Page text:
Dermatology Xagena

Medical Meeting
Xagena Mappa

CHMP recommends approval of Humira for psoriatic arthritis

CHMP, the Committee for Medicinal Products for Human Use, the scientific committee of the European Medicines Agency ( EMEA ), has issued a positive opinion recommending approval of Adalimumab ( Humira ) for the treatment of psoriatic arthritis.

The positive opinion for Adalimumab as a treatment for psoriatic arthritis is based upon two placebo-controlled studies, including data from the Adalimumab Effectiveness in Psoriatic Arthritis Trial ( ADEPT ), a Phase III clinical trial showing patients on Humira achieved significant improvement in both arthritic and psoriatic signs and symptoms.

Humira is currently approved by the EMEA for the treatment of moderate to severe active rheumatoid arthritis ( RA ) in adult patients when the response to disease-modifying antirheumatic drugs ( DMARDs ), including Methotrexate, has been inadequate.

ADEPT, a placebo-controlled, double-blind study, assessed the efficacy and tolerability of Humira in 313 adults with moderate to severely active psoriatic arthritis ( defined as three or more swollen joints and three or more tender joints ) who had an inadequate response to therapy with nonsteroidal anti-inflammatory drugs ( NSAIDs ).
Patients received placebo or 40 mg of Humira administered subcutaneously every other week, the same dose as the rheumatoid arthritis indication.

Patients' arthritic symptoms exhibited a response to Humira, with nearly 60 percent of patients achieving ACR 20 at week 12, one of the study's primary endpoints, and sustained the response through week 24.
At week 24, nearly one- fourth of the patients achieved ACR 70, which means patients had at least 70 percent improvement in select arthritis signs and symptoms.

The study's second primary endpoint examined the change in modified Total Sharp Score ( mTSS ), a measurement used to assess changes in bone erosion and joint-space narrowing, at week 24. Patients treated with Humira had significantly less change in mTSS than patients treated with placebo at week 24.
Approximately three times as many patients receiving placebo had an increase in their scores ( increase in mTSS >0.5 units ) than patients treated with Humira ( 28.9 percent vs. 9 percent, respectively ) at week 24.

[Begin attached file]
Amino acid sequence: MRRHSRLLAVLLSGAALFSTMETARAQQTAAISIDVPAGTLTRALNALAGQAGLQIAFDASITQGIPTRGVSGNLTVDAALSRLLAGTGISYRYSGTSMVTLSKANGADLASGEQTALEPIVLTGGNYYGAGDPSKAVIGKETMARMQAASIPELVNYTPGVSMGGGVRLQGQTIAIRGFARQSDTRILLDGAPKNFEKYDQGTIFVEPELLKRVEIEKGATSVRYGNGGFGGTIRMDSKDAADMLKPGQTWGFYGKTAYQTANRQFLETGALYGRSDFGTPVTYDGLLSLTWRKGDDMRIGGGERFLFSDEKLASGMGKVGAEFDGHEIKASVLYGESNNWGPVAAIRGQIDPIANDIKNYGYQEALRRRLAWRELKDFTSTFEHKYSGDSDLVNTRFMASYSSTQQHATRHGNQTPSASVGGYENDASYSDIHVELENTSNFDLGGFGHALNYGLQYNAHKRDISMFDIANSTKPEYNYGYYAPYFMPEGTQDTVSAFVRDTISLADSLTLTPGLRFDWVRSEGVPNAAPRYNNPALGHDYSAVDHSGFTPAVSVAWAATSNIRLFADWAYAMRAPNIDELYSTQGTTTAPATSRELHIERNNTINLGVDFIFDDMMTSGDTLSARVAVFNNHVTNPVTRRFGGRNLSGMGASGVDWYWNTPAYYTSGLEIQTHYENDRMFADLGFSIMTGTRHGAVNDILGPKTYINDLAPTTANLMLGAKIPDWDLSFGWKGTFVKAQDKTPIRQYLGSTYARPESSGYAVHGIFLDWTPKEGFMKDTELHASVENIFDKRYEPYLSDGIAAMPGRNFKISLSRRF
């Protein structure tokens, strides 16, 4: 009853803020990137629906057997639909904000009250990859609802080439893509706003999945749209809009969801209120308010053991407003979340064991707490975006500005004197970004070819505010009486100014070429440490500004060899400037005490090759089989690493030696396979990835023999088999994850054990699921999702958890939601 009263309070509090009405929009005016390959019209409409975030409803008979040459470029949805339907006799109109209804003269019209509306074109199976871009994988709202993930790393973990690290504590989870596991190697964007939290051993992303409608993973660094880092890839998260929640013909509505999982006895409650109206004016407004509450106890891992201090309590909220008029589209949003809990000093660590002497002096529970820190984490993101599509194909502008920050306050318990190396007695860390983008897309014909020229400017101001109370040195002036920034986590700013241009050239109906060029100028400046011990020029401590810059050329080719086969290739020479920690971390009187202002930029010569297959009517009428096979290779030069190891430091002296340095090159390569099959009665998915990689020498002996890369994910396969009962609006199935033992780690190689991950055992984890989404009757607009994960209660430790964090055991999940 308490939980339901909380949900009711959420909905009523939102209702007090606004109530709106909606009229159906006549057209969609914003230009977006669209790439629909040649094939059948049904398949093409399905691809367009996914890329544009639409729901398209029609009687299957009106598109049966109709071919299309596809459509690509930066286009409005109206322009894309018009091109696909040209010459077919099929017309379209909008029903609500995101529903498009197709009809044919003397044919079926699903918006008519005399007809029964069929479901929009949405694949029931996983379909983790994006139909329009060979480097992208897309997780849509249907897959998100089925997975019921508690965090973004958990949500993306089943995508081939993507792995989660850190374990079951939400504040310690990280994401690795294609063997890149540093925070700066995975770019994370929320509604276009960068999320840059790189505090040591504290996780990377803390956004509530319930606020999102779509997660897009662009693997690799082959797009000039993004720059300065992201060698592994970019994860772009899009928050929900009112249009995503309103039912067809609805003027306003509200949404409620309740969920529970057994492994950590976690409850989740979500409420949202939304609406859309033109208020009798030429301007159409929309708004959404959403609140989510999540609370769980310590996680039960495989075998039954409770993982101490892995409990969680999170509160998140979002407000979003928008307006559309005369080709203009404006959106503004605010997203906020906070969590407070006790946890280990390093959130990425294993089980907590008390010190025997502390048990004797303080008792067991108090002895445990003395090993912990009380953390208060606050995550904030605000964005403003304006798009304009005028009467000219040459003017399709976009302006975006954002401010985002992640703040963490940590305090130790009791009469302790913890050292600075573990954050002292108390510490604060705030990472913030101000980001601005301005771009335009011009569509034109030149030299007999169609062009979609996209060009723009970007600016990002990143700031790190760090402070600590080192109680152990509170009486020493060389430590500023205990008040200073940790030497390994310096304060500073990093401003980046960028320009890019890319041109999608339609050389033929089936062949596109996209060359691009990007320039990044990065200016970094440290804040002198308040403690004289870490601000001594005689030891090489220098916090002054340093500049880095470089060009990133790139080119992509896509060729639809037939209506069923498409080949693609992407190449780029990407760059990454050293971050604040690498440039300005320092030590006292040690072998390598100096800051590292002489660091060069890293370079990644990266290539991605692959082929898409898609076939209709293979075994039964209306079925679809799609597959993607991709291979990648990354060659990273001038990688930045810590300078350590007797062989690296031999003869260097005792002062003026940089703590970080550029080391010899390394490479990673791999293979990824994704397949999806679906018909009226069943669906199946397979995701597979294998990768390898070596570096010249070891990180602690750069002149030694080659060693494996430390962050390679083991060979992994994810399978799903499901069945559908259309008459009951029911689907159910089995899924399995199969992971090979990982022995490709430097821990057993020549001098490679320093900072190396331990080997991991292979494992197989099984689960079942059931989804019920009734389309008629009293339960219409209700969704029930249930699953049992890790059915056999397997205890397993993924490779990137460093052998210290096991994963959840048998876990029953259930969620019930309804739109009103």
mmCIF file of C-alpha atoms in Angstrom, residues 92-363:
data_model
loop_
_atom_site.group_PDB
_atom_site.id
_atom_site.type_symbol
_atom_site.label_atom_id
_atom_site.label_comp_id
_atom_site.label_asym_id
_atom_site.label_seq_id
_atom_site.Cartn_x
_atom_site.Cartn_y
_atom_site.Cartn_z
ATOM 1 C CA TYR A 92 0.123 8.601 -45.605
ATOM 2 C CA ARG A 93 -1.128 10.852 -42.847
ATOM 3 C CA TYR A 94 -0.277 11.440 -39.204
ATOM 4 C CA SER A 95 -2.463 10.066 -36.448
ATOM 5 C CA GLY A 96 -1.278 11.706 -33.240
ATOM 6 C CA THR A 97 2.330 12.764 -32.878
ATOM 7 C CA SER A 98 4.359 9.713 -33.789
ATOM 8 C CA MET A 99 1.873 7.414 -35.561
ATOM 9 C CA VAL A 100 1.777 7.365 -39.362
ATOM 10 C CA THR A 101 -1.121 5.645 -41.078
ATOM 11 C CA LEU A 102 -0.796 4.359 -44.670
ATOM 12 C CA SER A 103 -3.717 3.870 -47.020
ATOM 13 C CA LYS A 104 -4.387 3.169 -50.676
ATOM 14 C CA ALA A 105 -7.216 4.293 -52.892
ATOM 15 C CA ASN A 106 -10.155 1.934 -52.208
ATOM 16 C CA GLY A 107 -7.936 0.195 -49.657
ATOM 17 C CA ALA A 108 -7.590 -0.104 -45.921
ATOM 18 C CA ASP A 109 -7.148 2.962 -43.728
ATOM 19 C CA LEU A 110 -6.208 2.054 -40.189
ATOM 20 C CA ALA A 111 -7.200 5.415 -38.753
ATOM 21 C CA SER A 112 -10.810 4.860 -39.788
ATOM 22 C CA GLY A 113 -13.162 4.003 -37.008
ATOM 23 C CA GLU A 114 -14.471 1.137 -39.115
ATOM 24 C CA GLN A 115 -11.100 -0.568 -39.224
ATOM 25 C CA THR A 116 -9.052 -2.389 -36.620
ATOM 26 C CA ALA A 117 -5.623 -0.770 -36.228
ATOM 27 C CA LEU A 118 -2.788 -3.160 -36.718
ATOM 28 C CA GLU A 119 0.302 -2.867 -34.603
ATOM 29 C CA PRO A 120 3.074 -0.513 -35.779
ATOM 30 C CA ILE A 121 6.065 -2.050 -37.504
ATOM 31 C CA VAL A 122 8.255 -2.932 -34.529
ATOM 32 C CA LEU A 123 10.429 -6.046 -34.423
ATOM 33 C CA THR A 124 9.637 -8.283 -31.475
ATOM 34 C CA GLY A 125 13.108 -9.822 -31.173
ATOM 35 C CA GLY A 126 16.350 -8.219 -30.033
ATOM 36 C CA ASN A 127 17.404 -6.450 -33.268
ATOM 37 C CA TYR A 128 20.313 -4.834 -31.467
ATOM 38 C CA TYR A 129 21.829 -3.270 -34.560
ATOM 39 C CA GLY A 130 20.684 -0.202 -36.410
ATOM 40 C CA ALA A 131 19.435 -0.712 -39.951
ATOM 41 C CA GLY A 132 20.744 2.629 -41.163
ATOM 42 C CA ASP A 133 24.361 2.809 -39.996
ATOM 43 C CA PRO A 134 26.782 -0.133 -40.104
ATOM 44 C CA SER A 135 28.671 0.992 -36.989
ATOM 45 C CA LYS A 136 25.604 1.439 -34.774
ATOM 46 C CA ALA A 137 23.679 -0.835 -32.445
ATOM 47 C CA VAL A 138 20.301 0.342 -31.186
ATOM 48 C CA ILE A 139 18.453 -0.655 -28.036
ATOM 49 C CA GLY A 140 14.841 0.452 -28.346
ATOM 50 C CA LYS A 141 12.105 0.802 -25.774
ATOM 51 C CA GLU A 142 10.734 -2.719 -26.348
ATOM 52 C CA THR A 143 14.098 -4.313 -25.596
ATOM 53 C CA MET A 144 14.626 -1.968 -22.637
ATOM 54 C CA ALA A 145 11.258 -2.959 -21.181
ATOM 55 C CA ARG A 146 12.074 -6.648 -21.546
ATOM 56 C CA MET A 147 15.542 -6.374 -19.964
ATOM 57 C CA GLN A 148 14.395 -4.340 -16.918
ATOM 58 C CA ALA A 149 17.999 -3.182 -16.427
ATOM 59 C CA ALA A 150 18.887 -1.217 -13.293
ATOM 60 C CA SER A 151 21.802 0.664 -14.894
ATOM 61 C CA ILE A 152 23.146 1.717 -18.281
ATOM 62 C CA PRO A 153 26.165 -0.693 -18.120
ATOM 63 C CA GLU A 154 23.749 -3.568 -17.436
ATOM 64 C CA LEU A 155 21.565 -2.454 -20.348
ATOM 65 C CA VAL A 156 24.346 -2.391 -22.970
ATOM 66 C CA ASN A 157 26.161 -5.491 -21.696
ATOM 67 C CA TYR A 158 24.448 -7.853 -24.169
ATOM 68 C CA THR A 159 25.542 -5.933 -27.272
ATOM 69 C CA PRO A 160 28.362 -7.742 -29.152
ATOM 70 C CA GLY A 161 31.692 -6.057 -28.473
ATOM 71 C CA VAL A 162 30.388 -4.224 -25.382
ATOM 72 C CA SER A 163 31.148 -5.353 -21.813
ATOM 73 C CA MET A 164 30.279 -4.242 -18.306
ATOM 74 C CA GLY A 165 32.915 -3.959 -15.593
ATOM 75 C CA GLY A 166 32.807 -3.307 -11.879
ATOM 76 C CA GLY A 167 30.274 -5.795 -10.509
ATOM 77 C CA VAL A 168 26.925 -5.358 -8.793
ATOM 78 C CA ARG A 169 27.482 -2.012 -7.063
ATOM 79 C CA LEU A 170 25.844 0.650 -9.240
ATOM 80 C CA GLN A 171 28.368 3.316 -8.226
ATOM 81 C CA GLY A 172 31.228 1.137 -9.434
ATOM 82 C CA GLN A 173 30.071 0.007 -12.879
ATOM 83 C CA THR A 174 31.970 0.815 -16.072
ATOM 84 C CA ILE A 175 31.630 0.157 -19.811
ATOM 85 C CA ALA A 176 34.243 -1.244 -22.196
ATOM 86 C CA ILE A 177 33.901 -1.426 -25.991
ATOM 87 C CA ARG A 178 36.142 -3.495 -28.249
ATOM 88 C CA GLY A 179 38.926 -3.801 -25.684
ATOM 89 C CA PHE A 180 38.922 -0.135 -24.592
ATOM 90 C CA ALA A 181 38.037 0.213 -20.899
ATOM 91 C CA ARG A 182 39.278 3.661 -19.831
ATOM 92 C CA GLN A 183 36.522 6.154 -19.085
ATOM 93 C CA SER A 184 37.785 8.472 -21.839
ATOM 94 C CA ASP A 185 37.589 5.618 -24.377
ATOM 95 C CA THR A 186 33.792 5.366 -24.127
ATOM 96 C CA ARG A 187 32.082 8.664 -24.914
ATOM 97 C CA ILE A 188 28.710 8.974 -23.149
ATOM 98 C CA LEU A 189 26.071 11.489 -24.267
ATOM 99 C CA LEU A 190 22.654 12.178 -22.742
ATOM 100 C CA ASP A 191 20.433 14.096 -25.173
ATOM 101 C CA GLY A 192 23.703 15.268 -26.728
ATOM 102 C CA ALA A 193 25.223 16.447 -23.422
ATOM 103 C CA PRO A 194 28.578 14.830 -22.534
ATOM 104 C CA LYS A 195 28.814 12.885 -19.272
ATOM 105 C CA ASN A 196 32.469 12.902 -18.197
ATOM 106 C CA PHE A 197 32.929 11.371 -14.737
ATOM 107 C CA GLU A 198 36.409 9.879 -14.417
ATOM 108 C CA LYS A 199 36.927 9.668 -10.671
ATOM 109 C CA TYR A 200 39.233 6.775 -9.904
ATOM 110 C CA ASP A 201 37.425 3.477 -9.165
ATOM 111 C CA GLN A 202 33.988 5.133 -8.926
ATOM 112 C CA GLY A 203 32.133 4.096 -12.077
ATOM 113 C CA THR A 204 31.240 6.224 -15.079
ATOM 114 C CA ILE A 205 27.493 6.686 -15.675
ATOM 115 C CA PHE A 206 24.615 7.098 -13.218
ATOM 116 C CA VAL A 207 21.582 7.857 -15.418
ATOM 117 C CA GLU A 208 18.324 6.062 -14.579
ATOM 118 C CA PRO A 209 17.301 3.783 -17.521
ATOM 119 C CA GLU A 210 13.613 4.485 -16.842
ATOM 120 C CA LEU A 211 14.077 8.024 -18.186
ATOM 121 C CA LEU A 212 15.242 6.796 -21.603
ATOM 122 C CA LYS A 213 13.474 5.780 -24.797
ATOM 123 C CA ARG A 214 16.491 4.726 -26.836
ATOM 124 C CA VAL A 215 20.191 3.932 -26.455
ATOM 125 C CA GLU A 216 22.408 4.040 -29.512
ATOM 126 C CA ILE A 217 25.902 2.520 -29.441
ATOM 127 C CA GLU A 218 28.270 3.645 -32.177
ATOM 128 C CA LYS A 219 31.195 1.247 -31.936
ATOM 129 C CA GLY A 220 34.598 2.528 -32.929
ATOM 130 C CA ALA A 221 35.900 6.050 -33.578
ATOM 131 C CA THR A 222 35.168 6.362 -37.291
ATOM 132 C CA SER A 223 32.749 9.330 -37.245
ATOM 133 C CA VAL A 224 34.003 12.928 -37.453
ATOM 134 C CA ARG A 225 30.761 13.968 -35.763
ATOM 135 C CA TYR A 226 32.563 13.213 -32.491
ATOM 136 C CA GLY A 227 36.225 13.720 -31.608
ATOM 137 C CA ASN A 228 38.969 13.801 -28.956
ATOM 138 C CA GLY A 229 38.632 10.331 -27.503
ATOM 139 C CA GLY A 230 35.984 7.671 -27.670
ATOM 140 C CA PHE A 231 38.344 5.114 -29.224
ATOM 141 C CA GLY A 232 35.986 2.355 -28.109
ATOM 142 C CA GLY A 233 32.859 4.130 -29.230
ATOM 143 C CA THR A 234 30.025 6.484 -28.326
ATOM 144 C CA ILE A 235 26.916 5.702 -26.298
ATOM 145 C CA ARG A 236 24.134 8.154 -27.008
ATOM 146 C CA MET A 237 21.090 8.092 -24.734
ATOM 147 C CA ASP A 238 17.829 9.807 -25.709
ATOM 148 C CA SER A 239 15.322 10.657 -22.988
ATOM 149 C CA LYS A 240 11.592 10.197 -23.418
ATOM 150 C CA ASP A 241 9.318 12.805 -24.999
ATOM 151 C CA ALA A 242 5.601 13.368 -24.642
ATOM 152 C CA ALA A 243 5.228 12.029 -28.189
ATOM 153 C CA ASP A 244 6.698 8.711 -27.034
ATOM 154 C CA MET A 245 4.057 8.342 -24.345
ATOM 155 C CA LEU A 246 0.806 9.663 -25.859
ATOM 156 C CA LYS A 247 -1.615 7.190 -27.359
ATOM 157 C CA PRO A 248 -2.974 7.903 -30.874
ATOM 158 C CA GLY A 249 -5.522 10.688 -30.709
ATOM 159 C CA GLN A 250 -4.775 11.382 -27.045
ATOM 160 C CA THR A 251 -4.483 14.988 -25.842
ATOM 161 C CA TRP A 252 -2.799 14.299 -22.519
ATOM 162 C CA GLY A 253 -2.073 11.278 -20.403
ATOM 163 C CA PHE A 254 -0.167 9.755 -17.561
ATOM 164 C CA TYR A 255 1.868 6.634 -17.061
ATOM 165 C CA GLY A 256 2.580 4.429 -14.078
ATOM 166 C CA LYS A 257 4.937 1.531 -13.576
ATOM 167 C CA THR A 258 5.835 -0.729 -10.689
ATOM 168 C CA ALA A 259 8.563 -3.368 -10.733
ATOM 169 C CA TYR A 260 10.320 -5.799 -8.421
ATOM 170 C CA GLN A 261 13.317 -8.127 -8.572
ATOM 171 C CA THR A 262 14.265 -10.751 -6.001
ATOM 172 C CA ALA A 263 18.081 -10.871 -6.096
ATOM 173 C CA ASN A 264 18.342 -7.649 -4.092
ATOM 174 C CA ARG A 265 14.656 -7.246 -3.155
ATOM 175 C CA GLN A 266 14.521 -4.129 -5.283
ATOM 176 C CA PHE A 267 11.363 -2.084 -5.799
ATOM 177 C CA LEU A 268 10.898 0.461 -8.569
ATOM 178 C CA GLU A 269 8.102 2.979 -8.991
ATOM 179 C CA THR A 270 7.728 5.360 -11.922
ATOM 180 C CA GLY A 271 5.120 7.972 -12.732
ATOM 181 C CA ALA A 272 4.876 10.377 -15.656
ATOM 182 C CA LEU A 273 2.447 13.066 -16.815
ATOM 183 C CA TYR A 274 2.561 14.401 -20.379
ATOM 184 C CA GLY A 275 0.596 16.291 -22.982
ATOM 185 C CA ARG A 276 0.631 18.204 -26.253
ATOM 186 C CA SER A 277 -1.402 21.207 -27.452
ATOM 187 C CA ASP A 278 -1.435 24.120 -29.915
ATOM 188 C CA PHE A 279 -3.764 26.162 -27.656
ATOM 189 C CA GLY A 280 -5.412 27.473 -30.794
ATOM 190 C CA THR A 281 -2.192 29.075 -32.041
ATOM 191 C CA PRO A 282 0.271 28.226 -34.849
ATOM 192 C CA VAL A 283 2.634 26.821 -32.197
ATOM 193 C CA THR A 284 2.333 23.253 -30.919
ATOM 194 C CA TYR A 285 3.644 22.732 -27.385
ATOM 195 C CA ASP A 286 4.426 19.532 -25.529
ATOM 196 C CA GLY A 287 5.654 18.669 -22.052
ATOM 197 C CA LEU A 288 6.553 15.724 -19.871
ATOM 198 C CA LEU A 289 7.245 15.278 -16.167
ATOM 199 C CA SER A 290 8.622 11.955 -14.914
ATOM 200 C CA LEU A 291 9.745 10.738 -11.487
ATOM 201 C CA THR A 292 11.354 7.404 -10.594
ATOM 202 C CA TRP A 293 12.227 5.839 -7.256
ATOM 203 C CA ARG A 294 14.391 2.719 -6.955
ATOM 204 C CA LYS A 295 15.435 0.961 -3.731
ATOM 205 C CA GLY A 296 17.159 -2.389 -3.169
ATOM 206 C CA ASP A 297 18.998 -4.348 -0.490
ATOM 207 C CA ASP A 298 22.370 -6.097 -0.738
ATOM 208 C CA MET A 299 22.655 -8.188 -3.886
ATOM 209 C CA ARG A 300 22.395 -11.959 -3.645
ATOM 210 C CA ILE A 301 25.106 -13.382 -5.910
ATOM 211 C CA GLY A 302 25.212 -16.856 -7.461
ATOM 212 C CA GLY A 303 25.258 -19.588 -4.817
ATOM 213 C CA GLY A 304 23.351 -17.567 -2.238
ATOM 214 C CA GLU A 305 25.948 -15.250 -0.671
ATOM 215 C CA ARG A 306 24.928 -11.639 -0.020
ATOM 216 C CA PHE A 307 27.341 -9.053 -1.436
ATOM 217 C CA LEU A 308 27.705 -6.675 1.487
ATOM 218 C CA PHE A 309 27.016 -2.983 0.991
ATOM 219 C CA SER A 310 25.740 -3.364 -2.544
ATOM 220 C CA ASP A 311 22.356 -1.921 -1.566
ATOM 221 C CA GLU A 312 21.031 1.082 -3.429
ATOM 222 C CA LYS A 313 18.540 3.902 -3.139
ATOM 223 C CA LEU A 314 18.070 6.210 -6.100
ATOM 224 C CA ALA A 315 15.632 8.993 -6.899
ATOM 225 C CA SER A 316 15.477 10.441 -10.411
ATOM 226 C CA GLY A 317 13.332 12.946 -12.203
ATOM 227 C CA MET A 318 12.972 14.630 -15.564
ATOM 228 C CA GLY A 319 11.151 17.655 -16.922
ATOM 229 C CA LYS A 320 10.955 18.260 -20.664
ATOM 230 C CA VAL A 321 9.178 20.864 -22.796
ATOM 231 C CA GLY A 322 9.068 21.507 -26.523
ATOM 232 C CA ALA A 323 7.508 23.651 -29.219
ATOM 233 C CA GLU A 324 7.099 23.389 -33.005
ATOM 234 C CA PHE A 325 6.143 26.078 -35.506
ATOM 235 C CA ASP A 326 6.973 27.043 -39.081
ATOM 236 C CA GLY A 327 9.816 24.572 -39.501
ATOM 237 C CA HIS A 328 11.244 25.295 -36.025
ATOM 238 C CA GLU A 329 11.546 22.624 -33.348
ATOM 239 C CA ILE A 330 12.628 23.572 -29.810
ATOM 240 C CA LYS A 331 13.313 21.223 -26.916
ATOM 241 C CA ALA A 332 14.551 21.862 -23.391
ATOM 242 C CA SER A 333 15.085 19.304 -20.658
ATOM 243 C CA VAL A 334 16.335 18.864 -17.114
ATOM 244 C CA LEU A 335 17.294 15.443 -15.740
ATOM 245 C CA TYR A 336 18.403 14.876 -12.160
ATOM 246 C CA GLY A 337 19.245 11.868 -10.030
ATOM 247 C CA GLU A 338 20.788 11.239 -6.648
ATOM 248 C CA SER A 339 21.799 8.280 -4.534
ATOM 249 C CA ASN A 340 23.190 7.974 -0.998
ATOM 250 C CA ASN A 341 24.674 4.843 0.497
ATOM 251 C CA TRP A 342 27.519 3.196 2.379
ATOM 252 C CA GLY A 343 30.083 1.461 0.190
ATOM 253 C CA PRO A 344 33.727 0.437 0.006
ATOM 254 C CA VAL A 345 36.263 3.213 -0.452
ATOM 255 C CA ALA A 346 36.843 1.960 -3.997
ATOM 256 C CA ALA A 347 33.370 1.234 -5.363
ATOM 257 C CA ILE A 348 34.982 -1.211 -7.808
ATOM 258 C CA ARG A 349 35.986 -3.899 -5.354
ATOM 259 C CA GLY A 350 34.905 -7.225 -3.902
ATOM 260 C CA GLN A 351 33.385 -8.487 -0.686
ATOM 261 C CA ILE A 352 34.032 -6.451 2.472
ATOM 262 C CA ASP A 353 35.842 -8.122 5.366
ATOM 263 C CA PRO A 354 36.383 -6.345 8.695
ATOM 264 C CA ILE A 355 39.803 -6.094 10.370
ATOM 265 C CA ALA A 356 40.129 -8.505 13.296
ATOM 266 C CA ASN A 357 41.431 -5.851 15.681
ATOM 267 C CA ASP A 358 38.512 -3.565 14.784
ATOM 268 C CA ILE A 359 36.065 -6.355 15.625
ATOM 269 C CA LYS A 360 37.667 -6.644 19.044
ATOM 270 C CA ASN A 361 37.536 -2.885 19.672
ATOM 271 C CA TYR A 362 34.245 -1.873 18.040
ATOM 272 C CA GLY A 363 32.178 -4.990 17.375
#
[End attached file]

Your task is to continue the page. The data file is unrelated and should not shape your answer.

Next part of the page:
Data from the open-label extension showed that the inhibition of disease progression at week 24 achieved in patients taking Humira was maintained through week 48.

In addition, among the 69 patients in the trial who had greater than three percent body surface involvement who were treated with Humira, 42 percent achieved a PASI 90 response at 24 weeks, which reflects at least 90 percent improvement in psoriasis symptoms assessed by the Psoriasis Area and Severity Index ( PASI ). Nearly one-third of these patients achieved a PASI 90 by week 12, which was maintained through the study. At week 24, none of the patients on placebo reached PASI 90.

Quality of life improved considerably for patients treated with Humira during a 24-week period, using multiple assessment tools.
In a standard eight-category questionnaire, the Short Form-36 Health Status Survey ( SF-36 ), patients treated with Humira at week 24 showed clinically significant improvement versus placebo in seven of eight categories ( physical and social functioning, role-physical, bodily pain, general medical health, role-emotional and vitality ).
For six of these seven categories with clinical significance, the changes were statistically significant compared with placebo. Because clinically significant improvements in SF-36 categories have not yet been defined for psoriatic arthritis, the rheumatoid arthritis defined differences were considered the best substitute.

The rates of adverse events and serious adverse events in the study were comparable between Adalimumab and placebo.
Among patients taking Humira, the most common adverse events ( those affecting at least five percent of patients ) were upper respiratory infection, nasopharyngitis, injection site reaction, headache and hypertension.

Important safety information

Common adverse events ( >1/100 and less than or equal to 1/10 ) at least possibly causally related to Humira include headache, dizziness, respiratory tract and urinary tract infection, nausea, diarrhea, sore throat, herpes simplex, abdominal pain, rash, pruritis and anemia. Injection site pain was reported by >1/10 patients.

Patients must be monitored closely for infections, including tuberculosis, before, during and after treatment with Humira. Treatment should not be initiated in patients with active infections until infections are controlled. Patients who develop new infections while using Humira should be monitored closely. Humira should not be used by patients with active tuberculosis or other severe infections such as sepsis and opportunistic infections. Humira should be discontinued if a patient develops a new serious infection until infections are controlled. Physicians should exercise caution when considering use of Humira in patients with a history of recurring infection or with underlying conditions that may predispose patients to infections.

TNF antagonists, including Humira, have been associated in rare cases with exacerbation of clinical symptoms and/or radiographic evidence of demyelinating disease. Prescribers should exercise caution in considering the use of Humira in patients with pre-existing or recent-onset central nervous system demyelinating disorders.

Physicians should exercise caution when using Humira in patients who have heart failure and monitor them carefully. In clinical studies with another TNF antagonist, a higher rate of serious congestive heart failure ( CHF ) related adverse events including worsening CHF and new onset CHF have been reported. Cases of worsening CHF have also been reported in patients receiving Humira.

Source: Abbott, 2005